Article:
Voltage divider networks should be linear, right?

Discussion in 'The Projects Forum' started by Camz, Jul 22, 2010.

  1. Camz

    Thread Starter New Member

    Feb 15, 2010
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    Little background:

    I'm working on a project with the TI MSP430 microcontroller. Ultimately I'll have to monitor my battery voltage with the chip. There are 2 ways to do this, one using the a/d converter and another using the chip's built-in SVS feature that will raise a flag if the voltage falls below a user set threshold.

    My problem is this:

    I'll be using a 12v battery and the chip can take a max of 3.6v to it's input pins. No problem, I'll use a voltage divider to knock that down to that ballpark. So, I'm going to represent 0-12v with 0-3.6v. If I want to alarm on 10.4v; i would just use this equation to get my resulting threshold right:

    12 : 3.6 , 10.4:x >>> which ultimately ends up being 12x = 10.4(3.6) >> x = 3.12v.

    So in order to alarm on 10.4v; I'd just set my chip to alarm when the a/d converter "sees" 3.12v coming in on the input.

    I set up the circuit with the chip but the voltage values coming off the resistor don't really coincide with my calculated values. Obviously they won't be exact; but i'm getting discrepancies of .2-.3v which is too much when I'm working on this small scale. Any tips, advice? If it doesn't make sense please ask questions.

    Thanks!
     
  2. Markd77

    Senior Member

    Sep 7, 2009
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    Any current coming out of the centre of the divider changes the voltage. Smaller value resistors would reduce this change.
    Using an op amp buffer would reduce the current coming out and thus the error.
     
  3. Camz

    Thread Starter New Member

    Feb 15, 2010
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    thanks Mark; been out of the circuit design game for a while now; things are kinda fuzzy
     
  4. Camz

    Thread Starter New Member

    Feb 15, 2010
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    So, using a general purpose 741 opamp coming off the divider would work?
     
  5. Papabravo

    Expert

    Feb 24, 2006
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    Except there are modern alternatives to the "should be obsolete by now" 741.
     
  6. someonesdad

    Senior Member

    Jul 7, 2009
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    You probably don't need lots of resolution to detect a low voltage condition. I recommend not using the full 3.6 V if that's the upper spec. Use e.g. 3 volts. The reason is that systems can be more reliable if you design more margin in. If that 3.6 V limit is valid, then a rare voltage glitch on the power supply might result on the voltage exceeding the maximum, potentially damaging the chip. If you have other information you didn't give that makes it so you don't worry about this, fine. But it's a good general design tip for both software and hardware.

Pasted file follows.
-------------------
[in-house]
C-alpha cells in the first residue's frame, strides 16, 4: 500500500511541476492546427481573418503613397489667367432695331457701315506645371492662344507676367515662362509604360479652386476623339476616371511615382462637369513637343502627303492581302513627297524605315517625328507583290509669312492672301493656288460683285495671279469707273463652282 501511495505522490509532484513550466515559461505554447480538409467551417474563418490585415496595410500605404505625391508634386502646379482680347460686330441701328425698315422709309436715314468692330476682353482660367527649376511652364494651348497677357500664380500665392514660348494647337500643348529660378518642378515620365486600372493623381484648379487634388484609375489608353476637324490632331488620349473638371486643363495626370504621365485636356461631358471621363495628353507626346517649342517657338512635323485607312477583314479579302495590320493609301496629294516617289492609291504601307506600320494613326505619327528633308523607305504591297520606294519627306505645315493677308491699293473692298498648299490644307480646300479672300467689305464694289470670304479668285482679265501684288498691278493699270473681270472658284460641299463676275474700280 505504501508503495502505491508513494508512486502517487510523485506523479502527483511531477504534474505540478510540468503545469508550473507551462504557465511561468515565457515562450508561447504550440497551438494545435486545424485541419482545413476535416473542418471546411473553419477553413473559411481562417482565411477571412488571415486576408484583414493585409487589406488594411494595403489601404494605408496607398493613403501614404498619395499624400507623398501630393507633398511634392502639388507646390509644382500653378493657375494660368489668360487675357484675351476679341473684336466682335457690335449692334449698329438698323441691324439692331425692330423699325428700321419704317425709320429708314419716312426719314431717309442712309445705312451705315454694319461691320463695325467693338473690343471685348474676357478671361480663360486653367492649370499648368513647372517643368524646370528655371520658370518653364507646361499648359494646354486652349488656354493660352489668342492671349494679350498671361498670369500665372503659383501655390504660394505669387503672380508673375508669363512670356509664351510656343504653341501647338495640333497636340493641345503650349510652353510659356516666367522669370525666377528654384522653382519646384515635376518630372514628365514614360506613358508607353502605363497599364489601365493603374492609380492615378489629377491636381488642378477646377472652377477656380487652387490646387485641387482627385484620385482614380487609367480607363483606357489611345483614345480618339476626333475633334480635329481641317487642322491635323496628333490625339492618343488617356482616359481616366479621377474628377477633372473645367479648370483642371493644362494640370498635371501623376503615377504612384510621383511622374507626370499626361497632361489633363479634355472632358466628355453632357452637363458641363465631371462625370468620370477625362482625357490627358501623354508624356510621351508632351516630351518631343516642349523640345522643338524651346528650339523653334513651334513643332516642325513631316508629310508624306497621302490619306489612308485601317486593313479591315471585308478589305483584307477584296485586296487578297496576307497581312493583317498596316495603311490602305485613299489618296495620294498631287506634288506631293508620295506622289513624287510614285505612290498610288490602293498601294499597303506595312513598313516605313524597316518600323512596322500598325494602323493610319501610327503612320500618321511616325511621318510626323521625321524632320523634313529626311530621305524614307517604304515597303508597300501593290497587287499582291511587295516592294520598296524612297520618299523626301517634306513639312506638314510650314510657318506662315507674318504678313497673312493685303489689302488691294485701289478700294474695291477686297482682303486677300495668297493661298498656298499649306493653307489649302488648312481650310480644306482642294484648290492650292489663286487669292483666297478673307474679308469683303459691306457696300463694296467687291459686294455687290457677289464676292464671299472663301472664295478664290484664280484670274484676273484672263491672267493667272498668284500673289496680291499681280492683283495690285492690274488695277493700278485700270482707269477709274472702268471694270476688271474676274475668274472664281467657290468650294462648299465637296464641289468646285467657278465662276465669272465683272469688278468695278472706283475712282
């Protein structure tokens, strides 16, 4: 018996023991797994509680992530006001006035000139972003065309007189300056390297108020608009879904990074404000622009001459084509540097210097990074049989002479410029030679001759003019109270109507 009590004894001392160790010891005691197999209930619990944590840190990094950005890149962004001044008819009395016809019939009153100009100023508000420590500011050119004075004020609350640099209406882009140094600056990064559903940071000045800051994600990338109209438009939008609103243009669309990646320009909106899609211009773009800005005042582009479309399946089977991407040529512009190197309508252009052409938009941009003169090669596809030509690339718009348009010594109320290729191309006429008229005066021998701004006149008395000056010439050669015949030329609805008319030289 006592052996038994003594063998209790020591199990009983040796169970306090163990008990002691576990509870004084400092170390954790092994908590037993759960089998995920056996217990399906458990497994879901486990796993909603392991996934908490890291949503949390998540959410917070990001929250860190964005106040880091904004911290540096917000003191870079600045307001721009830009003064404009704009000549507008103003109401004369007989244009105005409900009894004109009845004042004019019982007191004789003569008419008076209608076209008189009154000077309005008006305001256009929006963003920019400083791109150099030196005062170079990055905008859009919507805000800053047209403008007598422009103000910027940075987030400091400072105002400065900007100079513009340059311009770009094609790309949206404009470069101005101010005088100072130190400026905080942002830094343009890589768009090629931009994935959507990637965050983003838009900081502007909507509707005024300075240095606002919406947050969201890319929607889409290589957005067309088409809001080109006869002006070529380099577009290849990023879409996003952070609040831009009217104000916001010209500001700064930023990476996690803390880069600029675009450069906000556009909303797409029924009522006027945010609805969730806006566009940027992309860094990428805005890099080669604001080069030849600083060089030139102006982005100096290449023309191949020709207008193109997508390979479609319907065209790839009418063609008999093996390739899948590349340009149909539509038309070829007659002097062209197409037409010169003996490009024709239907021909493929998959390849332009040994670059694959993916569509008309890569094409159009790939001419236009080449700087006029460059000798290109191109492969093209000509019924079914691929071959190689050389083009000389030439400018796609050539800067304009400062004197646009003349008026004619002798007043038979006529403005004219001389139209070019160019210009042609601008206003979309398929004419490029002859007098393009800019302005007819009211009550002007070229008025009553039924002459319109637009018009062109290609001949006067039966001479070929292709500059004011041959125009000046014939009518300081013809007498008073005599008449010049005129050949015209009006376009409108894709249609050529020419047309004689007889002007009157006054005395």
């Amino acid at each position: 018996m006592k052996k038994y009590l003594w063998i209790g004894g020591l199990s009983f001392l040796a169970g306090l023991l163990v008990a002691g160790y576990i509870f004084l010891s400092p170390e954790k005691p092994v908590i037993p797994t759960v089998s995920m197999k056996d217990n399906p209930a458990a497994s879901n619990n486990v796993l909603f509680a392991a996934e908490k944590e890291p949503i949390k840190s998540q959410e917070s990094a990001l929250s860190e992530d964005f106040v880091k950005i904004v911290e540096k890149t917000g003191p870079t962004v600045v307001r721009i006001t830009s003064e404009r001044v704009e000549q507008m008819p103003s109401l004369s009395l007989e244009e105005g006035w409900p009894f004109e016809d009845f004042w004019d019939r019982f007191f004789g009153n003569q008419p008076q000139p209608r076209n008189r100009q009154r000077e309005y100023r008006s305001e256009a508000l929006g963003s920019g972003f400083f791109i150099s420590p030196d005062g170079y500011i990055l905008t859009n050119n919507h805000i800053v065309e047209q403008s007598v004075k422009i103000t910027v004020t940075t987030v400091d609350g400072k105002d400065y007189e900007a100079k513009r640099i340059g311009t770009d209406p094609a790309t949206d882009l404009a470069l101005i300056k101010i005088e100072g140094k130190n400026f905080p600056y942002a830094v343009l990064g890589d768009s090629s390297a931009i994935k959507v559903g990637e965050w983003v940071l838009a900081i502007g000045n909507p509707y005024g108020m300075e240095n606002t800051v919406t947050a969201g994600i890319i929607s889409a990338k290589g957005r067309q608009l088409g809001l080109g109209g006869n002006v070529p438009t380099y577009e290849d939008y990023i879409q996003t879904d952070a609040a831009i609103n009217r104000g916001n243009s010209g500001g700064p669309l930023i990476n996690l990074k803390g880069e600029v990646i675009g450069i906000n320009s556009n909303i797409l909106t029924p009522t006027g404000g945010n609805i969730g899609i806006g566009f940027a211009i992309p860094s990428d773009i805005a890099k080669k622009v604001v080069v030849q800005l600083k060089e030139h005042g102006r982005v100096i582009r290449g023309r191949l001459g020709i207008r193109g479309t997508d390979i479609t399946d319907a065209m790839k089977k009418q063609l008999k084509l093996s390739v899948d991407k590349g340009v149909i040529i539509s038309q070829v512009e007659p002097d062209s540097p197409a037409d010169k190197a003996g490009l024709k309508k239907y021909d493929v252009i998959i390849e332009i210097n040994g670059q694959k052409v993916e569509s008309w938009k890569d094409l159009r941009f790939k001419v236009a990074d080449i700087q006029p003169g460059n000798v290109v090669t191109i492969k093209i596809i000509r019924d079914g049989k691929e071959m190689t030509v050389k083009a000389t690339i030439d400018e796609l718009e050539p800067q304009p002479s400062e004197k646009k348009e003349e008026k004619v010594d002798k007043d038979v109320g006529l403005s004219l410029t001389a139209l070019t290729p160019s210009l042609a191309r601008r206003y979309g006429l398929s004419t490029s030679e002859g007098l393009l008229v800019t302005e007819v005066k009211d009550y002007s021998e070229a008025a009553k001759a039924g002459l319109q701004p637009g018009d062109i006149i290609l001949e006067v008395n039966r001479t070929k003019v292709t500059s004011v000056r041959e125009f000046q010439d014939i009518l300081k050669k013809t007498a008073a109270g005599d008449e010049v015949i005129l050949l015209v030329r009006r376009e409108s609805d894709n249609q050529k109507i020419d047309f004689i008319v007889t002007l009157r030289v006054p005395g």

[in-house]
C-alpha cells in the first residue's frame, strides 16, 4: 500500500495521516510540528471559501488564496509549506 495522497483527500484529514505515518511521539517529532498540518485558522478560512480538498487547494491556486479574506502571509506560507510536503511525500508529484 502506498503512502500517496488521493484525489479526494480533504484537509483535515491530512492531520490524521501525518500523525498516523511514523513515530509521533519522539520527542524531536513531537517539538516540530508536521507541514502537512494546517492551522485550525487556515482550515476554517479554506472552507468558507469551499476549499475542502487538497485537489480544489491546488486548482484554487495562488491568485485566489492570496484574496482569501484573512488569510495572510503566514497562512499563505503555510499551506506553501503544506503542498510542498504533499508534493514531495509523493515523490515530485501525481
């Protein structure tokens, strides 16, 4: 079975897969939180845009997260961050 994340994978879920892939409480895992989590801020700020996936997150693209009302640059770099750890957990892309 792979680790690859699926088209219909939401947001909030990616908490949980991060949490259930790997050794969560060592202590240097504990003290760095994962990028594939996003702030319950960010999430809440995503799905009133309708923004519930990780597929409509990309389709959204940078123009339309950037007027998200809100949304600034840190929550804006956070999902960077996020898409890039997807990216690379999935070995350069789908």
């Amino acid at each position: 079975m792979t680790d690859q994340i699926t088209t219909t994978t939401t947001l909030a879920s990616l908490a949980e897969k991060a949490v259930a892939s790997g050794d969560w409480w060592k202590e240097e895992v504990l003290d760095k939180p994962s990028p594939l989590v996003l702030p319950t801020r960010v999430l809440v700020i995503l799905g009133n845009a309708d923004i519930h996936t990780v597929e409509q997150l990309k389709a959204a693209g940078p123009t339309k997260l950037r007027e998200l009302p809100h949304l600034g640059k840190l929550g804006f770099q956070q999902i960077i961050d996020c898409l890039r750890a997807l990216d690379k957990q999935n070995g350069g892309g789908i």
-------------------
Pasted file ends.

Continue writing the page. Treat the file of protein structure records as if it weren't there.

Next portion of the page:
7. Camz

    Thread Starter New Member

    Feb 15, 2010
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    heh; something like the LF353n?
     
  8. Camz

    Thread Starter New Member

    Feb 15, 2010
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    good point someone'sdad. The chip has a max voltage of 4.2v probably for situations in which you describe, but it's recommended that the input be in between 1.8-3.6v.
     
  9. nomurphy

    AAC Fanatic!

    Aug 8, 2005
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    Change one of the resistors to a trim pot, and then you can adjust the trip for where you want it.
     
  10. SgtWookie

    Expert

    Jul 17, 2007
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    The LF353, TL07x, TL08x families of opamps will not be suitable because they cannot "see" within 3v of the negative rail.

    Don't forget that when being charged, the battery voltage may exceed 14.5v.

    If an automotive environment, you may get rather high voltage transients. You'll need to make certain that the input can't exceed your power rails.
     
  11. Camz

    Thread Starter New Member

    Feb 15, 2010
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    Sgt,

    I'm looking on the datasheet of the LF353 and don't see anything mentioned about the the limits of what it "sees" within the negative rail. What exactly am I looking for that would tell me this?
     
  12. windoze killa

    AAC Fanatic!

    Feb 23, 2006
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    Having looked at the datasheet for that micro the current on the ADC I/P pin is less than 1mA so I don't think a voltage drop would be too much of a problem. I would uses a 10K and a 2.2K resistor as the voltage divider. You could also use a trim pot if you want to be able to adjust it.
     
  13. Camz

    Thread Starter New Member

    Feb 15, 2010
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    Would this be something more suitable?

    http://www.national.com/ds/LP/LPV521.pdf
     
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